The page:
Yellow-billed Duck (Anas undulata)

Yellow-billed Duck

[order] ANSERIFORMES | [family] Anatidae | [latin] Anas undulata | [authority] Dubois, 1839 | [UK] Yellow-billed Duck | [FR] Canard a bec jaune | [DE] Gelbschnabel-Ente | [ES] anade Picolimon | [NL] Geelsnaveleend | [copyright picture] Steelback


Genus Species subspecies Region Range
Anas undulata AF ec, sc, s


Anas is a genus of dabbling ducks. It includes mallards, wigeons, teals, pintails and shovelers in a number of subgenera. Some authorities prefer to elevate the subgenera to genus rank.[1] Indeed, as the moa-nalos are very close to this clade and may have evolved later than some of these lineages, it is rather the absence of a thorough review than lack of necessity that this genus is rather over-lumped. The phylogeny of this genus is one of the most confounded ones of all living birds. Research is hampered by the fact the radiation of the two major groups of Anas ? the teals and mallard groups ? took place in a very short time and fairly recently, roughly in the mid-late Pleistocene. Furthermore, hybridization may have long played a major role in Anas evolution, with within-subgenus hybrids regularly and between-subgenus hybrids not infrequently being fully fertile.[1] The relationships between species are much obscured by this fact, and mtDNA sequence data is of dubious value in resolving their relationships; on the other hand, nuclear DNA sequences evolve too slowly to resolve the phylogeny of the subgenus Anas for example. Some major clades can be discerned. For example, that the traditional subgenus Anas, the mallard group, forms a monophyletic (in the loose sense, i.e. non-holophyletic) group has never been seriously questioned by modern science and is as good as confirmed (but see below). On the other hand, the phylogeny of the teals is very confusing. For these reasons, the dabbling duck lineages more distantly related to mallard group (which includes the type species of Anas) than the wigeons should arguably be separated in their own genera. These would include the Baikal Teal, the Garganey, the spotted black-capped Punanetta group, and the shovelers and other blue-winged species. Whether the wigeons, which are very distinct in morphology and behavior, but much less so in mtDNA cytochrome b and NADH dehydrogenase subunit 2 sequences, should also be considered a distinct genus Mareca (including the Gadwall and Falcated Duck) is essentially the one remaining point of dispute as regards the question which taxa should remain in this genus and which ones should not.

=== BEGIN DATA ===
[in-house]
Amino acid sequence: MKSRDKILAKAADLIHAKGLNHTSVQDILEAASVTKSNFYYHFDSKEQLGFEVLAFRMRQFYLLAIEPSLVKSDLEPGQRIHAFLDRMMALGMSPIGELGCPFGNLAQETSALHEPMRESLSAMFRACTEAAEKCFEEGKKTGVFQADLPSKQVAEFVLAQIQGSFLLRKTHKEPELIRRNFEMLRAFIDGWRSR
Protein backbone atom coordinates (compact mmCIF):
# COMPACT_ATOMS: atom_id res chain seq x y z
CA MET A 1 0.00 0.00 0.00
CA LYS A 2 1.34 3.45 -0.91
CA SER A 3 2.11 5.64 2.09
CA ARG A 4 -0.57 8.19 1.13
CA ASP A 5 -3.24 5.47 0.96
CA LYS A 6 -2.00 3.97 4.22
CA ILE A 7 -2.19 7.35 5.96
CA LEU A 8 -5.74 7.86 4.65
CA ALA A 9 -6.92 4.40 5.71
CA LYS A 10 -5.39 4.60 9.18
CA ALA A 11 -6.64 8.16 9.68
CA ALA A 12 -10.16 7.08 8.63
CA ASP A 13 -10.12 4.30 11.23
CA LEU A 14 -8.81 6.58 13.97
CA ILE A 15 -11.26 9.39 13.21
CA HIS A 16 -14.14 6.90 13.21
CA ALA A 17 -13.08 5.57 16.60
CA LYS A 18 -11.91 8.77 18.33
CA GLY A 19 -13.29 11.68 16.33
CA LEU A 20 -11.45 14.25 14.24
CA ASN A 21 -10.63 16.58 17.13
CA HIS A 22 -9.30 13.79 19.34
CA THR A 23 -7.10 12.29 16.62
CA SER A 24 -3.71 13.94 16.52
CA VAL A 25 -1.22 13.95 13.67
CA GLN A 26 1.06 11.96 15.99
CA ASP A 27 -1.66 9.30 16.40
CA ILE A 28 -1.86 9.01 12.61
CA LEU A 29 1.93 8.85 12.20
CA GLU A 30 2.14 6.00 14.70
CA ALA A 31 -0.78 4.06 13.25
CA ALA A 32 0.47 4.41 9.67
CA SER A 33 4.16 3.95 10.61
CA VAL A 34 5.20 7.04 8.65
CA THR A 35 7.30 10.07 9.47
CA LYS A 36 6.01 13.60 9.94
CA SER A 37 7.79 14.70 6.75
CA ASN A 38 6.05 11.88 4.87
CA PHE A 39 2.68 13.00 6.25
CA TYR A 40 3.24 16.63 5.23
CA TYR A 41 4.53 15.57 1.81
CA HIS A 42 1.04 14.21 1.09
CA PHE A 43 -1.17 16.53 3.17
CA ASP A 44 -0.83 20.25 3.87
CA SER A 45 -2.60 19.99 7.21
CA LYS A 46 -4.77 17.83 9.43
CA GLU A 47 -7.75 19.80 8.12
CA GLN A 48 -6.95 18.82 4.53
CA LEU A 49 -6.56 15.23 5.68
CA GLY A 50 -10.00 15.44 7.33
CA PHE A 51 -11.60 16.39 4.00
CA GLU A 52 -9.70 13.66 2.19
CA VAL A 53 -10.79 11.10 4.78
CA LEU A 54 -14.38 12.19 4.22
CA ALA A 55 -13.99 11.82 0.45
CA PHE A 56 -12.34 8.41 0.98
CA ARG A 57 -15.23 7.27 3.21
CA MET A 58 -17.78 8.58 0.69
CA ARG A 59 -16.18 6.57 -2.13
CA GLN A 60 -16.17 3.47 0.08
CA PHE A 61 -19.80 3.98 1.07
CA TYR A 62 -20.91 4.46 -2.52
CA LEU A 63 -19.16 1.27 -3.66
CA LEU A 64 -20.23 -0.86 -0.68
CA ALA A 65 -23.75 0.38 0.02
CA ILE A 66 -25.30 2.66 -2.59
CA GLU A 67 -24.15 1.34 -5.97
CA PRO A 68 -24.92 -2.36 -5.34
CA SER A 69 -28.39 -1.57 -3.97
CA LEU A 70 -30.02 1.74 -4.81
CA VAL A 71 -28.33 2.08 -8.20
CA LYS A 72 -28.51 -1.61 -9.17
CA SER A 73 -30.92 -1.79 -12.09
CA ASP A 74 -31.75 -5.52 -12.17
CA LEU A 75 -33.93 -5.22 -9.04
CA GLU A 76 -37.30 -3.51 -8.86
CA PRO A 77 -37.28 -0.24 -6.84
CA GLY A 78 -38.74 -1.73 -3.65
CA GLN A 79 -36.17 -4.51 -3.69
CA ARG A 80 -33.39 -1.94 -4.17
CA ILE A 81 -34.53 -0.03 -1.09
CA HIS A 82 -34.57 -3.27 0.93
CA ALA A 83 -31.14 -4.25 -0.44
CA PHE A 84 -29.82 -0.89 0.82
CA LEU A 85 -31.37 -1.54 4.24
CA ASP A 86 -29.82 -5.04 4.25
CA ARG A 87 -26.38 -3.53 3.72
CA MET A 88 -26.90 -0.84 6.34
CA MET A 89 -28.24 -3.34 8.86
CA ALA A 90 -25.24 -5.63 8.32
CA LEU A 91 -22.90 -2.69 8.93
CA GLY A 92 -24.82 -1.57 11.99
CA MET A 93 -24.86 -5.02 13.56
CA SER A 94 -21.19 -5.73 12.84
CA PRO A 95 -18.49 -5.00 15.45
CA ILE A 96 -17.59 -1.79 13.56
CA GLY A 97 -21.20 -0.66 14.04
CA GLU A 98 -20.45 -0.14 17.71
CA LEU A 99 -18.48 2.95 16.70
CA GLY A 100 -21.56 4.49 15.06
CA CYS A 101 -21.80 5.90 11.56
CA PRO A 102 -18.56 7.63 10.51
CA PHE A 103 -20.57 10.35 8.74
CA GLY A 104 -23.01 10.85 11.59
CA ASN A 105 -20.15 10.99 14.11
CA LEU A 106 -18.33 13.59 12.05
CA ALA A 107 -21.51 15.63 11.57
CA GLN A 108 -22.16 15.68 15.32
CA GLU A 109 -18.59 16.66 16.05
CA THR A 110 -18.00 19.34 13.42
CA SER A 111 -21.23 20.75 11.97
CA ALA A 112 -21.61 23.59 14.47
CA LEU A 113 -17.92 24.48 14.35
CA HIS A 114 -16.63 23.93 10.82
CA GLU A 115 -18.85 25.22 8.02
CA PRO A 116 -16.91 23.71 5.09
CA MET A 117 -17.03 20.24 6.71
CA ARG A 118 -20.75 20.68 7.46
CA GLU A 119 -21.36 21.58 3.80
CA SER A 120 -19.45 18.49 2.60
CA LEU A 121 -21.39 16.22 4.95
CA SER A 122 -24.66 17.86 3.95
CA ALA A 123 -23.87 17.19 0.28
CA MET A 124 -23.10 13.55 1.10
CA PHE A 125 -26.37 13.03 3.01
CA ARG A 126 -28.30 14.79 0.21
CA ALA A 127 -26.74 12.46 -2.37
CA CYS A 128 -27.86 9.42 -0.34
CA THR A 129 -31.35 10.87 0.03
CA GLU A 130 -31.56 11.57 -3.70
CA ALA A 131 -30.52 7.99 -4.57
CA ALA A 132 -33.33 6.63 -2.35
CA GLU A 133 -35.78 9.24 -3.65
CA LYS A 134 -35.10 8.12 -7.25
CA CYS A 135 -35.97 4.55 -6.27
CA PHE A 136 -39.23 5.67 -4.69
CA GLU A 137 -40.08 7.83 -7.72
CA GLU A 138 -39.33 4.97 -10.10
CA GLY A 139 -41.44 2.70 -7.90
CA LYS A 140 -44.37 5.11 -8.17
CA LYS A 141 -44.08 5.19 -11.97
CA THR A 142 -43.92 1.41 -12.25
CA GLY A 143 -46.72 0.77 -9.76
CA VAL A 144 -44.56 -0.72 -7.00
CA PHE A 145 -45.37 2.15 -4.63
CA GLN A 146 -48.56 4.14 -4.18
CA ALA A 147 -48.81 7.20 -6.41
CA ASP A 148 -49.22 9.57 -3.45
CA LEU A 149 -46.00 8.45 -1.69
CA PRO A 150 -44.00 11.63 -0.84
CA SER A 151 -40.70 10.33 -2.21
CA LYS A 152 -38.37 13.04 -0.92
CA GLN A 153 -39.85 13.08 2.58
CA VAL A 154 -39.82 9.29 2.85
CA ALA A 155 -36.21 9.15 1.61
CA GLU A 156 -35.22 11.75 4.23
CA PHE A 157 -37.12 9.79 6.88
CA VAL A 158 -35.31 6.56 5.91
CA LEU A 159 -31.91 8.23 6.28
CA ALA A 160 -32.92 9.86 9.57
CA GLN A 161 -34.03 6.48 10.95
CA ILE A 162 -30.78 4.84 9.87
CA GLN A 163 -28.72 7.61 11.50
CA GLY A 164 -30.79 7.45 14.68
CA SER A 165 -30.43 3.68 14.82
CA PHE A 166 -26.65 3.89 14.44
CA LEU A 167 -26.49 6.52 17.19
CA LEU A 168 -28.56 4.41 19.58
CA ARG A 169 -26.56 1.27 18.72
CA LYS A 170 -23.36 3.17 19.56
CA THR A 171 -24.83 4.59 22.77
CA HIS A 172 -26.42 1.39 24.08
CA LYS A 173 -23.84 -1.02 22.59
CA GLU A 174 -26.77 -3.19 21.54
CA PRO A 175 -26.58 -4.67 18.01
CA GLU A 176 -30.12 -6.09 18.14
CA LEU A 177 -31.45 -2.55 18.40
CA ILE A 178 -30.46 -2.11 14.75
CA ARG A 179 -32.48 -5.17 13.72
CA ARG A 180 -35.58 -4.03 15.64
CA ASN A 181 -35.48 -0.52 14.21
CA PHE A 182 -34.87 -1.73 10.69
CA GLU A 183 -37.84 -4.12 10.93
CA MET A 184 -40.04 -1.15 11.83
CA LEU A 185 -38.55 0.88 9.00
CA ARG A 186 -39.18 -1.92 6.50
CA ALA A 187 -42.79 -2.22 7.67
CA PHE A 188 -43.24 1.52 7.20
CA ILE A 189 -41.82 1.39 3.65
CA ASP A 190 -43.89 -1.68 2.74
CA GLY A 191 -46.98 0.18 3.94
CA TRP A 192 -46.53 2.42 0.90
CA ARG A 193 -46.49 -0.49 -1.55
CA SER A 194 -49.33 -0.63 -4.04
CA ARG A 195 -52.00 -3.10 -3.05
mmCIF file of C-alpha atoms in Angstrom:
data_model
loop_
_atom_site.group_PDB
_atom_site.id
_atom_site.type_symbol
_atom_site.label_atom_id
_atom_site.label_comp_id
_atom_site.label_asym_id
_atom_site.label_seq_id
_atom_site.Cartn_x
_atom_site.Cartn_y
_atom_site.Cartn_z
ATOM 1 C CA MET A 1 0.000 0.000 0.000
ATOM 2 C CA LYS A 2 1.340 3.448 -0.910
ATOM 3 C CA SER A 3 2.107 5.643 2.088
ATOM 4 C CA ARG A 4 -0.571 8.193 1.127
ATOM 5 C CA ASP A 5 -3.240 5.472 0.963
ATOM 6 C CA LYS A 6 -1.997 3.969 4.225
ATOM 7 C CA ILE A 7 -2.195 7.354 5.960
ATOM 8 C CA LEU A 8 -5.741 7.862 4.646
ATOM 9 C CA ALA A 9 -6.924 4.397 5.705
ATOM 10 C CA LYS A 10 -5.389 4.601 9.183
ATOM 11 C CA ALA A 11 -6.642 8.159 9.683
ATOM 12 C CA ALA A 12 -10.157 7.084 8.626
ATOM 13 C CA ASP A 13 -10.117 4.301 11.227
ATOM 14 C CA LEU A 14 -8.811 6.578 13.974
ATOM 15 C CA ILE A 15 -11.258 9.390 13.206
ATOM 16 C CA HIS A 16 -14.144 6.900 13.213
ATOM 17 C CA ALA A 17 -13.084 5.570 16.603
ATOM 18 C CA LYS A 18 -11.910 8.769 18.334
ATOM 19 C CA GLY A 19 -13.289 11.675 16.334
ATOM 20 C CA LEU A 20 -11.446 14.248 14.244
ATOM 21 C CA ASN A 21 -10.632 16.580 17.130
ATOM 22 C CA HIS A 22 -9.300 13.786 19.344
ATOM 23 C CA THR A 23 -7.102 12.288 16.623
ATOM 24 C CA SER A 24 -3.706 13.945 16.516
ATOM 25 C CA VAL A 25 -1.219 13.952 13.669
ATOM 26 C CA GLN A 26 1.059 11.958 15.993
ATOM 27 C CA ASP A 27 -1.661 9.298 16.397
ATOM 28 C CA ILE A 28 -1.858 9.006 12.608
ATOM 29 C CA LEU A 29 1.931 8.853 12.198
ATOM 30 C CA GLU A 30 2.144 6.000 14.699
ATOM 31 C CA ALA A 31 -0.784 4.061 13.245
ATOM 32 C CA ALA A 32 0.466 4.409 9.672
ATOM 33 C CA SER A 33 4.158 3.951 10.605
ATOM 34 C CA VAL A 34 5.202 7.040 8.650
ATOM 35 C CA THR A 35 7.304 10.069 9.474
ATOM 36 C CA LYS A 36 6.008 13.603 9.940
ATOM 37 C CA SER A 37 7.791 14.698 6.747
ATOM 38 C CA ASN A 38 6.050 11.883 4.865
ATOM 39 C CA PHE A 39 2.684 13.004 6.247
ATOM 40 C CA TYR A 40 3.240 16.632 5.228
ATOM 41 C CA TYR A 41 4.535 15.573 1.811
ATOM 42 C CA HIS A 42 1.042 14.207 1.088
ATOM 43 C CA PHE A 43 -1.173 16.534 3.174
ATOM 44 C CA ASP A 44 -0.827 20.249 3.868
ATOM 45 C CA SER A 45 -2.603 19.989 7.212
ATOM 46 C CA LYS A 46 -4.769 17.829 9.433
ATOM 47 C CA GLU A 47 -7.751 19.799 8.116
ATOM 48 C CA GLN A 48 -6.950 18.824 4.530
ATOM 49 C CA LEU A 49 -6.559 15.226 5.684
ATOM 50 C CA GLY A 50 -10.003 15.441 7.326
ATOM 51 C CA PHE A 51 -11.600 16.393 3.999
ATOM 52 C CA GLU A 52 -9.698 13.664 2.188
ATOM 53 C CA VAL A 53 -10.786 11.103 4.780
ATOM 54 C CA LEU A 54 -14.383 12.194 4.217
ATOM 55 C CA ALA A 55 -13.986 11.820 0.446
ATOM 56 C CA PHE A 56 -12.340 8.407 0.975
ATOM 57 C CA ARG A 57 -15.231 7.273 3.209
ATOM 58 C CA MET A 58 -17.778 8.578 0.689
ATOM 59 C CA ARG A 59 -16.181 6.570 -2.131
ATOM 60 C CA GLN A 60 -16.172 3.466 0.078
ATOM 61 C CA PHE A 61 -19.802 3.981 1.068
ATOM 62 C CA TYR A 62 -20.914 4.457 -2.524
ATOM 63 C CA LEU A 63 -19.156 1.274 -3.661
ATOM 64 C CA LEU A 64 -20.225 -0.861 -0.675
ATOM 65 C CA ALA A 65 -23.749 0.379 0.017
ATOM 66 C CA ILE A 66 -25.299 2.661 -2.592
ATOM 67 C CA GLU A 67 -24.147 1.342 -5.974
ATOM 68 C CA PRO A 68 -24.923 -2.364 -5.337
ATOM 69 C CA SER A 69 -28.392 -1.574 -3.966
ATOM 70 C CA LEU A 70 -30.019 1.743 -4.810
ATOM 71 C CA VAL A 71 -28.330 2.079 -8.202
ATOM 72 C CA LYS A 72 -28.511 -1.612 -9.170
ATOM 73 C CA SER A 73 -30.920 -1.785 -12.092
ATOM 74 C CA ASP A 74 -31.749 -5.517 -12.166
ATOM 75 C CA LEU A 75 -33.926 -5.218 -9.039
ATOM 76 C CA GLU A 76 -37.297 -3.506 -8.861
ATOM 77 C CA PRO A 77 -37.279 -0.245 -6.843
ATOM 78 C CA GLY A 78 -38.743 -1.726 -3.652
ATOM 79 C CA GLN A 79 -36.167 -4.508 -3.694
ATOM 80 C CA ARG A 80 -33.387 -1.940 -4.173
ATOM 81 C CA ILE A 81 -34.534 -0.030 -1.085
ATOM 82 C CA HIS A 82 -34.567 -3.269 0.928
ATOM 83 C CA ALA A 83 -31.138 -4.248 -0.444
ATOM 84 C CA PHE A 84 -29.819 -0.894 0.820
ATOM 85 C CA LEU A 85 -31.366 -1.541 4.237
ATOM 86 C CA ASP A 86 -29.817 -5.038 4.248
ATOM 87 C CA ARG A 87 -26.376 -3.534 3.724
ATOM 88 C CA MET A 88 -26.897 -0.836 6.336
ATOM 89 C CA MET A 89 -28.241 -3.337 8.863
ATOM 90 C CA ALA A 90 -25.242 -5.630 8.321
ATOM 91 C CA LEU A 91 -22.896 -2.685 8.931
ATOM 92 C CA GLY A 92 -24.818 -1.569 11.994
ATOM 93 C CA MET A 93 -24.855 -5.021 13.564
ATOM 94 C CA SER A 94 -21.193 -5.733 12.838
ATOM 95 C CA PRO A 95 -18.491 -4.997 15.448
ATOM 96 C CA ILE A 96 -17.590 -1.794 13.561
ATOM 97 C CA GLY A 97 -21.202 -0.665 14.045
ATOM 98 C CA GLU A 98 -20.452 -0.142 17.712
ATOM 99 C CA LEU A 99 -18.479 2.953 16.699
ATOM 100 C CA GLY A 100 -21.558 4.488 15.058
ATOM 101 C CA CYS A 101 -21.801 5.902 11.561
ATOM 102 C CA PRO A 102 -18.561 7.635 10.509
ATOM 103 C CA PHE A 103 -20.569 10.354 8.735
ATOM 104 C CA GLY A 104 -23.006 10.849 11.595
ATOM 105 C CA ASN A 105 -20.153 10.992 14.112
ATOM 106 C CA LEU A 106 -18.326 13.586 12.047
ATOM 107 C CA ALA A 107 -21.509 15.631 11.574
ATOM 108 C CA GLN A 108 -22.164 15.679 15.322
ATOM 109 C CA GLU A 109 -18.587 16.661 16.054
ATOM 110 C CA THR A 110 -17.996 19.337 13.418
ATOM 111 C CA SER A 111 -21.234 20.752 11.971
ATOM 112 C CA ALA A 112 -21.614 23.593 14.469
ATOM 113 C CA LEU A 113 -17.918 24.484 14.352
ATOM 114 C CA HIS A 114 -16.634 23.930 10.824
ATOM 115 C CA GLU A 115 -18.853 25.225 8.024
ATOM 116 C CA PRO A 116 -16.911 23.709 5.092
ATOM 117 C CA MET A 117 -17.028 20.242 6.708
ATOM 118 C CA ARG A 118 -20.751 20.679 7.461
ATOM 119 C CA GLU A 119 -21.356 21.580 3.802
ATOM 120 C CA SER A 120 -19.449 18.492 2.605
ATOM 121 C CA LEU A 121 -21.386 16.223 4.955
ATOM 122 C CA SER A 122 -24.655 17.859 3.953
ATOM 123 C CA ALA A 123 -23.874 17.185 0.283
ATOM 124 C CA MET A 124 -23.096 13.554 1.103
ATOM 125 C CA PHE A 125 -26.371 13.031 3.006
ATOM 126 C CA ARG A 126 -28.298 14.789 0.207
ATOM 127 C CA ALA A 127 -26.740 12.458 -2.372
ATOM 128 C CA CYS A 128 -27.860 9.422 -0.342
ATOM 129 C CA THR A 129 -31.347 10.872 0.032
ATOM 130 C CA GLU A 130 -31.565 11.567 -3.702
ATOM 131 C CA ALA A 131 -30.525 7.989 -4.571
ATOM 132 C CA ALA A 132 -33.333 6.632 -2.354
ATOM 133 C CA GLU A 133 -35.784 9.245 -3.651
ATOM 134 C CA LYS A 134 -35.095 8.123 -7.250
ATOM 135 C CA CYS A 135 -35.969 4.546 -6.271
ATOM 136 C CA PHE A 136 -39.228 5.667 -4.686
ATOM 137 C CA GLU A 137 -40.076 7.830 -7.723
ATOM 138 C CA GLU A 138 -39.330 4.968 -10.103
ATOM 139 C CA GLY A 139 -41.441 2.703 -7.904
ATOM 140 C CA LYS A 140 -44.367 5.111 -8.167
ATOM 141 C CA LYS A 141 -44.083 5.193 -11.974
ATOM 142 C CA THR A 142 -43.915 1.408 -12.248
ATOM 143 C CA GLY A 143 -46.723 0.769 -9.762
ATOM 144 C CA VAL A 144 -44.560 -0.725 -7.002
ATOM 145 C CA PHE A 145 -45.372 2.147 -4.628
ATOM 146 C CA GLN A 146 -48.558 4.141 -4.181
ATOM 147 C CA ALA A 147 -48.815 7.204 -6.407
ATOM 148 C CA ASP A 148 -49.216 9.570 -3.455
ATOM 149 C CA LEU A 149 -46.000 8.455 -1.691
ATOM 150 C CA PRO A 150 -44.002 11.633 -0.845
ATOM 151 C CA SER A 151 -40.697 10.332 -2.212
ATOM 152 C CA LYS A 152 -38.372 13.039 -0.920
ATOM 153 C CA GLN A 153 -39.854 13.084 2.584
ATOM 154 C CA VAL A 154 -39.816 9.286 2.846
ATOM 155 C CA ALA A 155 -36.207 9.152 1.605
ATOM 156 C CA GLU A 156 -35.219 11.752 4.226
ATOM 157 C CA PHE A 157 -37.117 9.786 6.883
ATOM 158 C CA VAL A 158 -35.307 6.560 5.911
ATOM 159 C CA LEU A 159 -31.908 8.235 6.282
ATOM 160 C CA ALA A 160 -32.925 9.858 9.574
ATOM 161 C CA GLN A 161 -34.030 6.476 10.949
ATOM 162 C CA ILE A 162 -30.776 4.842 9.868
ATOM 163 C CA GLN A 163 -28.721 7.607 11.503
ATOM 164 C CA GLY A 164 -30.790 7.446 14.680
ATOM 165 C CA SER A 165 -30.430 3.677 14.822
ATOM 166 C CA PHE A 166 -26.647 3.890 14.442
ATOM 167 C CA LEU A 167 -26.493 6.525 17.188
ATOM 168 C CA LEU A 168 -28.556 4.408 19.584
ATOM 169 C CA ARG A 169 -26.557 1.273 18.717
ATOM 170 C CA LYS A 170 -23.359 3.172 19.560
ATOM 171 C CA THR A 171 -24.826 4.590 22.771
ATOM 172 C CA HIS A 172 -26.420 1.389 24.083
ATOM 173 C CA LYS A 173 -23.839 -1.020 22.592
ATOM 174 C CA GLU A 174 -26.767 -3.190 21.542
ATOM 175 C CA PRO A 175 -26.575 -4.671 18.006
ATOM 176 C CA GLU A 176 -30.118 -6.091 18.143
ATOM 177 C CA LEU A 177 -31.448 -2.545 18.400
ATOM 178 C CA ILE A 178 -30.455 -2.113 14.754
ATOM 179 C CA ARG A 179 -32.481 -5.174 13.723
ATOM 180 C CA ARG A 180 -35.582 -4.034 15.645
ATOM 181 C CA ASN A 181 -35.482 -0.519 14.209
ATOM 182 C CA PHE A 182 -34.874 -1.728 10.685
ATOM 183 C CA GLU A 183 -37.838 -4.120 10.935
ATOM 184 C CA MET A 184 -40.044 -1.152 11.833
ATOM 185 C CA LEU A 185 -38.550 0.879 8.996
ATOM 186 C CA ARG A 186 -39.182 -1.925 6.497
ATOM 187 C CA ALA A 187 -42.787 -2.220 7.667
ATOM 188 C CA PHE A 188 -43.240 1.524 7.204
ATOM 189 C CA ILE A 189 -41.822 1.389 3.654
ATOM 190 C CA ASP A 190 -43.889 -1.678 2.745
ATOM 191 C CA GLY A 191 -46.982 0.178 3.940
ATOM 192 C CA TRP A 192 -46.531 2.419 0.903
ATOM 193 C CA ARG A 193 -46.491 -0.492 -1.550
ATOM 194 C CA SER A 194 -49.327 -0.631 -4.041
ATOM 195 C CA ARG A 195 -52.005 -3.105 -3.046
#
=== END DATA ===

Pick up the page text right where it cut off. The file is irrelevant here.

Physical charateristics

Head and neck blackish grey with pale streaking, upperparts and underparts dark brown with pale feather edges. Wing has secondaries iridescent green, bordered in black and with white feather tips. White tips also to dark grey greater coverts (speculum green bordered with black and white). Anas undulata ruppelli darker (narrower pale feather edging), secondaries iridescent blue rather than green. The bill is bright yellow, black stripe down culmen (not reaching end of bill), black nail and cutting edges. Female has paler yellow bill, Anas undulata ruppelli more yellow-orange.

Listen to the sound of Yellow-billed Duck

[audio: Duck.mp3]

Copyright remark: Most sounds derived from xeno-canto

wingspan min.: 0 cm wingspan max.: 0 cm
size min.: 51 cm size max.: 58 cm
incubation min.: 26 days incubation max.: 29 days
fledging min.: 66 days fledging max.: 70 days
broods: 1   eggs min.: 4  
      eggs max.: 12  


Africa : Eastcentral, Southcentral, South. Anas undulata ruppelli southern Sudan, Ethiopia, Uganda, northern Kenya. Anas undulata undulata southern Kenya, westward to Angola, southward through southern Africa to Cape Province.


Freshwaters, lakes, swamps, marshes, flooded fields, reservoirs, slow-flowing rivers, also brackish coastal lagoons, and estuaries. To 3890m in Ethiopia, otherwise usually lowlands.


Variable, extended breeding season but peak usually in rainy season. Opportunistic breeder. Nest is built, by the female only, in thick vegetation near water. Clutch size 4-12 eggs which are incubated by the female for about 26-29 days. YOung are able to fly in about 68 days. Newly-hatched are cared for by female only. Broods sometimes merge, so ducklings seen with two adult ducks. Juveniles remain with female for about six weeks after fledging. Seasonal monogamy, male leaves mate once incubating.

Feeding habits

May travel some distance from loafing areas to feed. Feeds mainly at dusk and after dark/ Diet consists of seeds, green parts and roots of aquatic and terrestrial plants, also invertebrates ? insects and insect larvae, molluscs, crustaceans

Video Yellow-billed Duck


copyright: Josep del Hoyo


This species has an extremely large range, and hence does not approach the thresholds for Vulnerable under the range size criterion (Extent of Occurrence <20,000 km2 combined with a declining or fluctuating range size, habitat extent/quality, or population size and a small number of locations or severe fragmentation). The population trend appears to be stable, and hence the species does not approach the thresholds for Vulnerable under the population trend criterion (>30% decline over ten years or three generations). The population size is very large, and hence does not approach the thresholds for Vulnerable under the population size criterion (<10,000 mature individuals with a continuing decline estimated to be >10% in ten years or three generations, or with a specified population structure). For these reasons the species is evaluated as Least Concern.
Yellow-billed Duck status Least Concern


Mainly sedentary with some local movements or some longer distances reported.

Distribution map

Yellow-billed Duck distribution range map

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